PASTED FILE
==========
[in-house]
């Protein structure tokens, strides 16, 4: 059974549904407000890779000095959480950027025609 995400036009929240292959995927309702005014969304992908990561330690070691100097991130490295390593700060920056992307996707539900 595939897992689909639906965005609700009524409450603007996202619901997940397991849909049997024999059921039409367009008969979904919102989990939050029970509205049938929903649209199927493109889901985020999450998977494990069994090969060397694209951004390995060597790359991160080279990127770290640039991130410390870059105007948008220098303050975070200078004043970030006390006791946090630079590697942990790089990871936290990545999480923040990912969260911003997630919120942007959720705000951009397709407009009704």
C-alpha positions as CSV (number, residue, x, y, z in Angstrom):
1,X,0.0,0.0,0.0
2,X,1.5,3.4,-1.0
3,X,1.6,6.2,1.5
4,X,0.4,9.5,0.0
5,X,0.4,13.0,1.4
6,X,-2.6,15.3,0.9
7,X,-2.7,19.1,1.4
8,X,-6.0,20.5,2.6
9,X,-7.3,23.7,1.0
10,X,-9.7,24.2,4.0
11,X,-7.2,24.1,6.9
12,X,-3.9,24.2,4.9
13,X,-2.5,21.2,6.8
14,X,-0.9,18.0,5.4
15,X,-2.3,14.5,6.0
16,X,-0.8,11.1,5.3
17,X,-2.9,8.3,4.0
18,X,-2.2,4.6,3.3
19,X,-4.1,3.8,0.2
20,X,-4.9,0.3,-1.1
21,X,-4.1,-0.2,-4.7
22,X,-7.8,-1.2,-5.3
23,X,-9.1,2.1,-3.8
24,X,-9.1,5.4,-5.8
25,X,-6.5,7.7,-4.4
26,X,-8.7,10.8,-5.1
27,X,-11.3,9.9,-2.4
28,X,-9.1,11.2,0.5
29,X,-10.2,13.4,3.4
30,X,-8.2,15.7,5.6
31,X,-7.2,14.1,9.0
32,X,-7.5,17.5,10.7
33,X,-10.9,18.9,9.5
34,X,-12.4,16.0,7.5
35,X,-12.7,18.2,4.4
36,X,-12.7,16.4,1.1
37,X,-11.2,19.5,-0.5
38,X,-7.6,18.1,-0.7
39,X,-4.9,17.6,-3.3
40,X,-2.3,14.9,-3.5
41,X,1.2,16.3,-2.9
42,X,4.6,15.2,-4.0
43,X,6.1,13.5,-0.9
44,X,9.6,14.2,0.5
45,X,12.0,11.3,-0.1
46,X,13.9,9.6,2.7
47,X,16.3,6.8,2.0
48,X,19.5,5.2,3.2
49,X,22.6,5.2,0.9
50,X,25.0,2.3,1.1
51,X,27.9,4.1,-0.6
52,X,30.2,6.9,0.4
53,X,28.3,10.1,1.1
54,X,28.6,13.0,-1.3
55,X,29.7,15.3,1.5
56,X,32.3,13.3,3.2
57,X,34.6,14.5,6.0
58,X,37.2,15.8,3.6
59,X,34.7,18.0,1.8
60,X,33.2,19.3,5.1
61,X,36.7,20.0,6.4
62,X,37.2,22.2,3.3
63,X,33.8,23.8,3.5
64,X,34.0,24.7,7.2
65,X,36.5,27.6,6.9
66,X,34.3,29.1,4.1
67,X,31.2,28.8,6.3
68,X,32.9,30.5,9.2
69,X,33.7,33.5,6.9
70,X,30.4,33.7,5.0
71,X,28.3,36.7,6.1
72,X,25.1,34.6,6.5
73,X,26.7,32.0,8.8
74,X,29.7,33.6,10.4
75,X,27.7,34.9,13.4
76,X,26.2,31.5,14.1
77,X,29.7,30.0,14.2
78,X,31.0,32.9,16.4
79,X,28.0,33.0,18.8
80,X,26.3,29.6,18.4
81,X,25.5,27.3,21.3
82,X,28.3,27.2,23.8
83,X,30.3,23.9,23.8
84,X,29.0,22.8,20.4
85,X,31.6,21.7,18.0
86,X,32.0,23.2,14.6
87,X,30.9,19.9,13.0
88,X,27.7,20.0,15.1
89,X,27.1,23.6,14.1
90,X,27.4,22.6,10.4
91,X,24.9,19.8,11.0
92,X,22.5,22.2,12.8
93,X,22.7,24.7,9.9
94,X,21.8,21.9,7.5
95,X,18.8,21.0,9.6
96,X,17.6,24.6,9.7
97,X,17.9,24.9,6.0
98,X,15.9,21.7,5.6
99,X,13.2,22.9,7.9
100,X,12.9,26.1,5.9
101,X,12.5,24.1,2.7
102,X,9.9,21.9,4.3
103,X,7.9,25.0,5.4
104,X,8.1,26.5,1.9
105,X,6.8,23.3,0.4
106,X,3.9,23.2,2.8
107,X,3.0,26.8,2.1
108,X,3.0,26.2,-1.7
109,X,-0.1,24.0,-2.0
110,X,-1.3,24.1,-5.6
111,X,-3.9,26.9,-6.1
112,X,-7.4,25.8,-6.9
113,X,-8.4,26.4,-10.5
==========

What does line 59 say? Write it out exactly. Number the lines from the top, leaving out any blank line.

56,X,32.3,13.3,3.2